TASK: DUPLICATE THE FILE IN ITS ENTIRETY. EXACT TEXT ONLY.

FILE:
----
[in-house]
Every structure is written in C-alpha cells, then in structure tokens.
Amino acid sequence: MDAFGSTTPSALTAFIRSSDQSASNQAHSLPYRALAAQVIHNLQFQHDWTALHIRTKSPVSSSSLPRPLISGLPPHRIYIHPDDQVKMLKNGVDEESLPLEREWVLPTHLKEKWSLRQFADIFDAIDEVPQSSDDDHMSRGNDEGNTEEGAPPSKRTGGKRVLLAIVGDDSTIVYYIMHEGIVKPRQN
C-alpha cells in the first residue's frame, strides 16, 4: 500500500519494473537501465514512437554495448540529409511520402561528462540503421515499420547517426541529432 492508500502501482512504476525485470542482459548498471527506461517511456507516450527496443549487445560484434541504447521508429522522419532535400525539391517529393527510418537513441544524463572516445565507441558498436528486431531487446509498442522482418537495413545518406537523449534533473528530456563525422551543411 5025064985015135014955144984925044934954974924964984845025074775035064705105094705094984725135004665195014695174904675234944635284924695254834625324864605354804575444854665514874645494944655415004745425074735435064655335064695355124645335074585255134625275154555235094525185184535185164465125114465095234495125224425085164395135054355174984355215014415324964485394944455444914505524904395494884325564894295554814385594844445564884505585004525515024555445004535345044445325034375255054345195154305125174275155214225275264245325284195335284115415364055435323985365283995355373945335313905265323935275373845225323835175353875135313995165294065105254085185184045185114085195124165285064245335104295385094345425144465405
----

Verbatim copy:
[in-house]
Every structure is written in C-alpha cells, then in structure tokens.
Amino acid sequence: MDAFGSTTPSALTAFIRSSDQSASNQAHSLPYRALAAQVIHNLQFQHDWTALHIRTKSPVSSSSLPRPLISGLPPHRIYIHPDDQVKMLKNGVDEESLPLEREWVLPTHLKEKWSLRQFADIFDAIDEVPQSSDDDHMSRGNDEGNTEEGAPPSKRTGGKRVLLAIVGDDSTIVYYIMHEGIVKPRQN
C-alpha cells in the first residue's frame, strides 16, 4: 500500500519494473537501465514512437554495448540529409511520402561528462540503421515499420547517426541529432 492508500502501482512504476525485470542482459548498471527506461517511456507516450527496443549487445560484434541504447521508429522522419532535400525539391517529393527510418537513441544524463572516445565507441558498436528486431531487446509498442522482418537495413545518406537523449534533473528530456563525422551543411 5025064985015135014955144984925044934954974924964984845025074775035064705105094705094984725135004665195014695174904675234944635284924695254834625324864605354804575444854665514874645494944655415004745425074735435064655335064695355124645335074585255134625275154555235094525185184535185164465125114465095234495125224425085164395135054355174984355215014415324964485394944455444914505524904395494884325564894295554814385594844445564884505585004525515024555445004535345044445325034375255054345195154305125174275155214225275264245325284195335284115415364055435323985365283995355373945335313905265323935275373845225323835175353875135313995165294065105254085185184045185114085195124165285064245335104295385094345425144465405